The meaning and challenge posed by the first Christmas

(Unsplash/James Coleman)

(Unsplash/James Coleman)

by Sujata Jena

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Since the first day of Advent, I have been reading, listening and reflecting on the mystery of God becoming human, the Immanuel "God with us" — the first Christmas!

I understand that Christmas is not about jingle bells, plum cakes, glittering costumes, sumptuous parties, or seven-star palaces. It is about the refugees and migrants; the internally displaced; the struggle of Elizabeth to have a child; night watch shepherds; the martyrdom of innocent children; homeless wanderers; and daily wage laborers. For me, this is the true meaning of the Nativity of Christ, the first Christmas Day.

Christmas is a great feast not only for Christians but for the whole world, for humanity at large. Almost everyone celebrates Christmas, regardless of any differences: caste, creed or language. Unfortunately, today this great feast is commercialized and the importance of the feast of God becoming human — and one among us to unite us in his love — is lost. It has become a mere social celebration.

I would like to reflect more on the deeper meaning of Christmas so that I may realize and be able to celebrate the coming Christmas in a meaningful way.

Today, it seems like the world is governed by a few powerful corporations, and a few crony capitalists control the world order and geopolitics. We find power struggles everywhere. Even in some families, there is a power struggle between husband and wife, parents and children, or brothers and sisters. In society, there are struggles between the rich and the poor, the powerful and the powerless, and the elite and the bourgeois. Even in some religious communities, there are power struggles among members.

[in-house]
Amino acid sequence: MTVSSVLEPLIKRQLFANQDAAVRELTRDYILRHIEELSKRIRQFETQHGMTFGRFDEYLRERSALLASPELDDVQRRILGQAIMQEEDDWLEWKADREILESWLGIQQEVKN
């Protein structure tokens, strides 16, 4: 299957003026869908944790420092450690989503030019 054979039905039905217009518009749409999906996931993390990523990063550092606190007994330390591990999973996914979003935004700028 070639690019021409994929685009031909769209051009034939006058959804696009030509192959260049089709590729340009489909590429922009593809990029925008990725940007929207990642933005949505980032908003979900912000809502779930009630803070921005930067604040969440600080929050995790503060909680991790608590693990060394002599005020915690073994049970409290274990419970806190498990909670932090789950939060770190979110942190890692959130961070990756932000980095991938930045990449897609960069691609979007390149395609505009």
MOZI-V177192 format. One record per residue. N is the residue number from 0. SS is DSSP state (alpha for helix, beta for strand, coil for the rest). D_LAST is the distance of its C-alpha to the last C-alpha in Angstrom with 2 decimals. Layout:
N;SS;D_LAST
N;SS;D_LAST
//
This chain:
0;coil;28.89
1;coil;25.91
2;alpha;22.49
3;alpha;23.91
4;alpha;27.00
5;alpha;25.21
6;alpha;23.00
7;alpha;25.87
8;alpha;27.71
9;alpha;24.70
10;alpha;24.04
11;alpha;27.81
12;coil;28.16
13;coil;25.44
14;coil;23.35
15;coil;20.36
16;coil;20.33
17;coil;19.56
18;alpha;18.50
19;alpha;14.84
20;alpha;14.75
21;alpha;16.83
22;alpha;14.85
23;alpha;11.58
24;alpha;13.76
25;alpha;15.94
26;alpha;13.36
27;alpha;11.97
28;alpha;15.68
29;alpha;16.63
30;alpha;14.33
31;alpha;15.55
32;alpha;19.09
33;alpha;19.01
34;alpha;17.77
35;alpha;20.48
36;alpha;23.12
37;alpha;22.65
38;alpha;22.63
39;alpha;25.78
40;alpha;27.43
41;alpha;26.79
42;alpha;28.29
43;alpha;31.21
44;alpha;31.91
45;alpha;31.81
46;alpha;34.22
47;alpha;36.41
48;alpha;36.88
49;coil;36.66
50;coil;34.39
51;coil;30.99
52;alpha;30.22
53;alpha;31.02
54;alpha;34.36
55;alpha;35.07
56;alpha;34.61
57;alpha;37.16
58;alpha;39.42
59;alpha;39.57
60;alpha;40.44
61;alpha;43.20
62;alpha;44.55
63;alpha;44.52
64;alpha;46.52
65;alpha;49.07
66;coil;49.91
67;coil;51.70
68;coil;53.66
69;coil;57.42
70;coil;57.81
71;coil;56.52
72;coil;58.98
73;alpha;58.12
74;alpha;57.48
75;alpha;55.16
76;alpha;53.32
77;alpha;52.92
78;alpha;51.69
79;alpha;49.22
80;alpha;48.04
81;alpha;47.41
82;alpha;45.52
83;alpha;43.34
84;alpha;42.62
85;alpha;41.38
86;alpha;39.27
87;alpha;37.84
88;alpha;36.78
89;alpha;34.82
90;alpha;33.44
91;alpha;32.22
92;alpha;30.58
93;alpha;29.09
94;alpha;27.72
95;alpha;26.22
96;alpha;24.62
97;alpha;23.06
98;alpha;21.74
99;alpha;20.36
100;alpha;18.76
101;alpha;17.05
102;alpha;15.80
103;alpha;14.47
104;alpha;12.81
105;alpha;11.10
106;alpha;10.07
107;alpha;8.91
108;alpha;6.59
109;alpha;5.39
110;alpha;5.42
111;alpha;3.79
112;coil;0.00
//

Every nation wants to be powerful, which is one reason why we witness prolonged wars in some parts of the world. When power meets power, the outcome is a power struggle. When a powerful nation helps a poor nation, the outcome is alienation: the powerful nation looks upon the vulnerable as one who depends on them, and subjugates them by meeting their needs and never allowing that nation to come into equal relationship. As a result, when power meets vulnerability, the outcome is alienation, separation and dependence.

However, when vulnerability meets vulnerability, the outcome is intimacy.

That's what we find in the birth of Jesus. God — so powerful, almighty and omniscient — meets the vulnerable human beings enslaved by the powerful. God comes down and becomes one among us to save and set us free — from every form of slavery and sin.

That is why Christmas becomes a feast of vulnerability to experience freedom, dignity and the grace of God in and through Jesus. This feast invites us to become vulnerable, to join with the vulnerable. This is the entire message of Jesus.